Pros and Cons of Collaborative Divorce
If you wish to avoid an adversarial divorce and have more control over the process, and you believe you and your spouse can work out many of your divorce issues together, a collaborative divorce might be the right choice for you.
Divorcing in court can be expensive, long, and contentious, to say the least. A collaborative divorce seeks to encourage mutual respect and civil negotiations, allows each spouse to retain more control over the terms of their divorce, and may make the divorce process easier for children. It can be very beneficial for a variety of situations, but this option doesn’t work for everyone. If you are interested in a collaborative divorce, make sure you understand the process so you can decide if it is right for you.
About Collaborative Divorce
Although family courts do aim to minimize the strain of the divorce process, negotiating a settlement or going to court for hearings or trial can be stressful. You may not know what the other side is thinking or doing. You may be assigned mandatory mediation. Through the collaborative divorce process, couples avoid the courtroom altogether. Instead, each party will commit to resolving issues without court intervention and meet on neutral ground to discuss the many topics of their divorce. They are each assisted by their own attorneys, who should have experience and training in the collaborative divorce process, as well as any other professionals you wish to be involved.
As a form of alternative dispute resolution, the collaborative process encourages each party to be open and civil in order to better facilitate negotiations regarding property division, alimony, child support, and child custody issues.
Due to the nature of the court system, divorce through litigation often pits couples against one another. Couples can wind up tangled in feelings of anger, resentment, hurt, and frustration. While this may seem inconsequential, the final terms of your divorce will have a very serious impact on your life thereafter and years into your future. Reducing conflict in any divorce makes it more likely you’ll achieve your goals.
The pros of the collaborative divorce process include:
- Less contention. The collaborative process encourages spouses to work together, reaching agreements regarding their divorce that works for both parties. This can lead to reduced stress and a better relationship with your ex-spouse.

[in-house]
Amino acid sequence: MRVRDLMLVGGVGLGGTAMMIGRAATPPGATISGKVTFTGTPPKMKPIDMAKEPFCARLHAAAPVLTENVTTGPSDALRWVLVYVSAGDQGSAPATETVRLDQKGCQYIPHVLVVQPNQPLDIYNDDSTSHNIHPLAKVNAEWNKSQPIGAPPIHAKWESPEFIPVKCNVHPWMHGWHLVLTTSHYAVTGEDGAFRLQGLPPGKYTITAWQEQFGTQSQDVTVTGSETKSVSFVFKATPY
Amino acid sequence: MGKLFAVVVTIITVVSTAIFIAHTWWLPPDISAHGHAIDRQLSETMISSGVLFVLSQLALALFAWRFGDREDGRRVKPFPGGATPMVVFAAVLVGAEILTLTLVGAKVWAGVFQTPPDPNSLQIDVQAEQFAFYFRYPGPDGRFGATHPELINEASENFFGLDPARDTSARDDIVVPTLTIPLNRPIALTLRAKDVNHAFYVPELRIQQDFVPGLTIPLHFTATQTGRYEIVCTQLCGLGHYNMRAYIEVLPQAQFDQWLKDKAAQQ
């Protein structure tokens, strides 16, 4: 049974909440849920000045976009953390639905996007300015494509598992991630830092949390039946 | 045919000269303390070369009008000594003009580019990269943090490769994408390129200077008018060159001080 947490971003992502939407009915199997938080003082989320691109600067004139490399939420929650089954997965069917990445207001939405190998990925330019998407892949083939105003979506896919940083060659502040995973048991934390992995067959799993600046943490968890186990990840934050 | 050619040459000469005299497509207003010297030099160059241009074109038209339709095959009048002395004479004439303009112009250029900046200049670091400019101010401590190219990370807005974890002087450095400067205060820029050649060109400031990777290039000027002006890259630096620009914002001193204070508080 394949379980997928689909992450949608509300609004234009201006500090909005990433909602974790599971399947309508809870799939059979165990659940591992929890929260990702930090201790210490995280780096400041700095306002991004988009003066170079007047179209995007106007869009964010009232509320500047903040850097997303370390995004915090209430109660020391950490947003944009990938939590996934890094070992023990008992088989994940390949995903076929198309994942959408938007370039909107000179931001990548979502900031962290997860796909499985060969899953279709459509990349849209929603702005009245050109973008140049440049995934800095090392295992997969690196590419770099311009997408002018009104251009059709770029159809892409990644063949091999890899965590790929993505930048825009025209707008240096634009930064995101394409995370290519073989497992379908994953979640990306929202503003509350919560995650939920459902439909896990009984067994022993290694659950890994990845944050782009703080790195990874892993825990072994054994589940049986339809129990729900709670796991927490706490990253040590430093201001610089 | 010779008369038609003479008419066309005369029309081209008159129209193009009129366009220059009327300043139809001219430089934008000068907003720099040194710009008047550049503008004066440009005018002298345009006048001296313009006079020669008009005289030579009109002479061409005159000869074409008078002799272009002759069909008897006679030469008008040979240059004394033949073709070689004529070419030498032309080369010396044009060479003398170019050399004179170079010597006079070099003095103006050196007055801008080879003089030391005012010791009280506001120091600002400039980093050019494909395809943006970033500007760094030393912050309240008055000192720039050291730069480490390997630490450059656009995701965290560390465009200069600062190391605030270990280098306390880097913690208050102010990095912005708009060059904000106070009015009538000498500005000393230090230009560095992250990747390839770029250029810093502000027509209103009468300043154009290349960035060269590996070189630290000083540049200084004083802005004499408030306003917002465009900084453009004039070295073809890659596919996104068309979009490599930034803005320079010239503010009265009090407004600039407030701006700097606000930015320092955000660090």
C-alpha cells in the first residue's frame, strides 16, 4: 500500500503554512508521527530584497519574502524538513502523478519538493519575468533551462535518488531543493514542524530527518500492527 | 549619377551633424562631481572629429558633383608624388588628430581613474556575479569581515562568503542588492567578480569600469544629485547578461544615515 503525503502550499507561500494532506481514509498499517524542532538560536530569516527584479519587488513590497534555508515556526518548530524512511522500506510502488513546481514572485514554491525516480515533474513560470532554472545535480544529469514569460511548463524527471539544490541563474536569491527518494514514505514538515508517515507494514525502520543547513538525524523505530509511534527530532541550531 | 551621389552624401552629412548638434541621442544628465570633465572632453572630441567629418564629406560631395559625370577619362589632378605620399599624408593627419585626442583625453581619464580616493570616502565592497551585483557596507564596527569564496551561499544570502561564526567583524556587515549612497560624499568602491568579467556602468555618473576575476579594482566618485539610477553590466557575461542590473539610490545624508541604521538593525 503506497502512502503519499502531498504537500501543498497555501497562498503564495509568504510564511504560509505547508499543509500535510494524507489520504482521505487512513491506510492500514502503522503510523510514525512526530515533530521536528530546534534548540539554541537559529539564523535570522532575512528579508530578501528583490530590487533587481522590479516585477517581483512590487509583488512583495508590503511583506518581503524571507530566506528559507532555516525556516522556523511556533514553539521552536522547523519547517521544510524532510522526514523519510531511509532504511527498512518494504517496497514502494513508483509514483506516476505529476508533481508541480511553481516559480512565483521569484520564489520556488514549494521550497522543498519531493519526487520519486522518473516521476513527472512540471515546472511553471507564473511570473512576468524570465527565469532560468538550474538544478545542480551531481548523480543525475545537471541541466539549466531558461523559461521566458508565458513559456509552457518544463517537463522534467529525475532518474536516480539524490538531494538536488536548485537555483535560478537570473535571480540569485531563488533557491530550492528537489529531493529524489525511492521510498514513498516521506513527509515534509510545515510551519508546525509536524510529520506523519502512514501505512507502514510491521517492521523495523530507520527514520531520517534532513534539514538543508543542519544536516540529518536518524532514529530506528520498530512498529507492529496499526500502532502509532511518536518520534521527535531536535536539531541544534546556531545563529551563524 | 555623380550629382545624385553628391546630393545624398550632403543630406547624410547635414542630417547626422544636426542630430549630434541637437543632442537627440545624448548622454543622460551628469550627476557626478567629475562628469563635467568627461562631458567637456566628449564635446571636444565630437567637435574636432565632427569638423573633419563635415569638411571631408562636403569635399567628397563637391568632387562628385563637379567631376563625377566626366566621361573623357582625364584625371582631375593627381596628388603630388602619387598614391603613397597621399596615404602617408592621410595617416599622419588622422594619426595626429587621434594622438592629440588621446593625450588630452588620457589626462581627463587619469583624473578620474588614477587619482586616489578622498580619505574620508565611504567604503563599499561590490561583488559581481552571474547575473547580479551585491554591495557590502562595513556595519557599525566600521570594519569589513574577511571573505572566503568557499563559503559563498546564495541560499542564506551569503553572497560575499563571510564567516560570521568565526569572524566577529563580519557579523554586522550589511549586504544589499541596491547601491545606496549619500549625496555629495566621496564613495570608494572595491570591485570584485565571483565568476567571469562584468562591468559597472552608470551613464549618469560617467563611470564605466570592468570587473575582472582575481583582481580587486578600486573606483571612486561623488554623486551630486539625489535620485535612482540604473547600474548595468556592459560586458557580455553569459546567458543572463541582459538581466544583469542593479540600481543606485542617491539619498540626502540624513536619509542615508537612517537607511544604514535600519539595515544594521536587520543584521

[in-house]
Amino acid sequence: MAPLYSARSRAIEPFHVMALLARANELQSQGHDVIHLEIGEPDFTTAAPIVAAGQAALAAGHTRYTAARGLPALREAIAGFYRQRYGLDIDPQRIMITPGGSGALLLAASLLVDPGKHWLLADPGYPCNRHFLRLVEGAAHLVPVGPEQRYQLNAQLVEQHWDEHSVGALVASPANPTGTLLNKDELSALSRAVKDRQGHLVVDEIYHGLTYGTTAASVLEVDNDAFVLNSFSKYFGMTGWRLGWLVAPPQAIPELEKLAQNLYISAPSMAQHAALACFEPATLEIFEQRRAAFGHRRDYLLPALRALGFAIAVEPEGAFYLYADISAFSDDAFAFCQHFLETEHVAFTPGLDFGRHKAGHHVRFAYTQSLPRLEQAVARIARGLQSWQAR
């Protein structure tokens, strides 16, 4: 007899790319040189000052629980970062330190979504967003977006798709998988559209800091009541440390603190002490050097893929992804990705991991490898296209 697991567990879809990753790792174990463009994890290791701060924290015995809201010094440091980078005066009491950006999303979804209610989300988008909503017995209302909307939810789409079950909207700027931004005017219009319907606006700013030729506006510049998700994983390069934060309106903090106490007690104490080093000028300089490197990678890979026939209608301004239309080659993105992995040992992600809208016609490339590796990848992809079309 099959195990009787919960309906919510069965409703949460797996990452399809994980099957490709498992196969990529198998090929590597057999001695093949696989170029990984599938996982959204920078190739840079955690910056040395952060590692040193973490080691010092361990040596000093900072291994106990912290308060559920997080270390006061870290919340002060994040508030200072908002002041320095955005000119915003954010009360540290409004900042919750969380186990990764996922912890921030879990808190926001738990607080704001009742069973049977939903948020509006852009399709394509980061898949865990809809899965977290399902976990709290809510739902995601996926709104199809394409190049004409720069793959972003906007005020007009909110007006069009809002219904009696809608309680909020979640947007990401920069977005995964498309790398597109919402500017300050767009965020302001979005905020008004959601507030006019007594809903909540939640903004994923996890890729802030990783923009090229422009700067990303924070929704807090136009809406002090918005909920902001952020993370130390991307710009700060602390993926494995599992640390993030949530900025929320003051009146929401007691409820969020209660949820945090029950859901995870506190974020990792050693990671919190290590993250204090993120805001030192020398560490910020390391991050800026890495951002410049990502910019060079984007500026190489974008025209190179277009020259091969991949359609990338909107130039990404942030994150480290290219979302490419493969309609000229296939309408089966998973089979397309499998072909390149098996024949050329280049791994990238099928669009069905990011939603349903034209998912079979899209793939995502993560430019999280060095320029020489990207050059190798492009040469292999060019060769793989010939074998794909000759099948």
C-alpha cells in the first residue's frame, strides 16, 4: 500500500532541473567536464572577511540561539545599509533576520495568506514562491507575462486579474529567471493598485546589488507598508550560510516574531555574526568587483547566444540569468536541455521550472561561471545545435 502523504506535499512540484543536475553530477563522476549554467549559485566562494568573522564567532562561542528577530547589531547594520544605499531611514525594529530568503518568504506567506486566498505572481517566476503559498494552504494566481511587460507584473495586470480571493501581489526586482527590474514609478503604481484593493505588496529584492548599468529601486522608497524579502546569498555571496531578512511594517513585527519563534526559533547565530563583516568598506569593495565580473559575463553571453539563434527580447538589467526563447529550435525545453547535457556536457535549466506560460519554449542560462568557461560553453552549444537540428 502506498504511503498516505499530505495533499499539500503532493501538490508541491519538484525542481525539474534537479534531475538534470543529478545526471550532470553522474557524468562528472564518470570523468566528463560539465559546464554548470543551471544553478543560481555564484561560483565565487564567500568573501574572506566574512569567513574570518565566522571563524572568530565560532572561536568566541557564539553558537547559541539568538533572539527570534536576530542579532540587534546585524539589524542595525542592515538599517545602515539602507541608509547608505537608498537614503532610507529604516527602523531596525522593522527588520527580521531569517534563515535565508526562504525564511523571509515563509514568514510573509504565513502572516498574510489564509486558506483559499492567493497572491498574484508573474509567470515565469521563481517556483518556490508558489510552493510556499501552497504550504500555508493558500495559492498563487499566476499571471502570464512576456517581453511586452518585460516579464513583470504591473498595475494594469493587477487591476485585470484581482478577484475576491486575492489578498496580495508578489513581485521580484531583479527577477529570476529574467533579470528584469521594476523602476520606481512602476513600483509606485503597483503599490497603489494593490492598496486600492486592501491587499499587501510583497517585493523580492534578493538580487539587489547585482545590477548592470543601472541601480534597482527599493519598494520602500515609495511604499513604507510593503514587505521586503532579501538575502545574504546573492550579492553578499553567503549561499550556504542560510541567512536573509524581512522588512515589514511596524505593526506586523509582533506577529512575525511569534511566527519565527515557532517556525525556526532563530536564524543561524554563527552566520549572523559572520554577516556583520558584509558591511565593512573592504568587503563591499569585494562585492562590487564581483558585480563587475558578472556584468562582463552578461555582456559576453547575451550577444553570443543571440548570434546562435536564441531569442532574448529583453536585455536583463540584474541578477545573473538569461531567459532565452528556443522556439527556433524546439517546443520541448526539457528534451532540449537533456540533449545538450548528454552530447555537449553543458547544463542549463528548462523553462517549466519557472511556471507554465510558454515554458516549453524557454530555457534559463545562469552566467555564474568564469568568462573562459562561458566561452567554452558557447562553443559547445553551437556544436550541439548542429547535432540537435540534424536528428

- Keep your divorce private. When you go through litigation, you have to go to court in order to present your case to the judge and hear his or her decision. Unfortunately, courtroom appearances are public record, and some of the information about your divorce will be accessible because of this. With collaboration, however, you can keep your divorce private.
- Help from professionals. The collaborative divorce process allows you to invite neutral third-party professionals to assist in the divorce negotiations, such as a trained mediator, financial advisors, realtors, appraisers, mental health counselors, and child/parenting specialists.
- Less strain on your children. When you are going through a divorce, your kids are likely your first concern. Children can be very resilient, but it can be difficult to minimize the negative impact a divorce can have on them. Because the collaborative divorce process takes place out of court and encourages you to work together, it can make the entire process less stressful for your children. It can also teach you and your ex-spouse a lot about successful communication and future co-parenting.
- You remain in control. Even though you still need to reach agreements regarding the various aspects of divorce with your spouse, you retain much more control in the collaborative divorce process. In the traditional divorce process, if agreements cannot be made, each party must present his or her case in court, handing over all authority over to the judge. The judge will then decide what is best for your divorce. With collaboration, you can choose to negotiate until you reach terms both of you find acceptable.
When Collaborative Divorce Isn’t for You
There’s a lot of good to say about collaborative divorce, and while it is beneficial for many families, it simply isn’t for everyone. Collaborative divorce fails if you and your spouse are unable to negotiate solutions for all issues, or one spouse refuses to cooperate, or for some other reason you are unable to work together.
The cons of the collaborative divorce process:
The risk of failure is the biggest con of the collaborative divorce process. If it does not work for you and you cannot reach agreement, then you have to start over. This means the work done and money spent during the process is wasted and you both must proceed in filing a traditional divorce with new attorneys.
This is why spouses who have difficulty working together should strongly consider other options. If either spouse has any “dealbreaker” issues, it probably won’t work. If one spouse is very aggressive and the other more reserved, this can also be a situation where collaborative divorce doesn’t work. These are pretty common issues when it comes to people who are getting divorced.
For couples who cannot choose a collaborative divorce, negotiating through attorneys or litigation can help iron out the details they could not see to themselves. Also, a judge could make the hard decisions they were unable to. For high-conflict couples, or those in marriages where addiction, abuse, or domestic violence was an issue, litigation is often the best way to help both spouses move forward without any unnecessary contact.
Unsure about whether the collaborative divorce process is for you? Contact McKinley Irvin about your Oregon divorce. Our attorneys are experienced in both collaborative and traditional divorce and can help.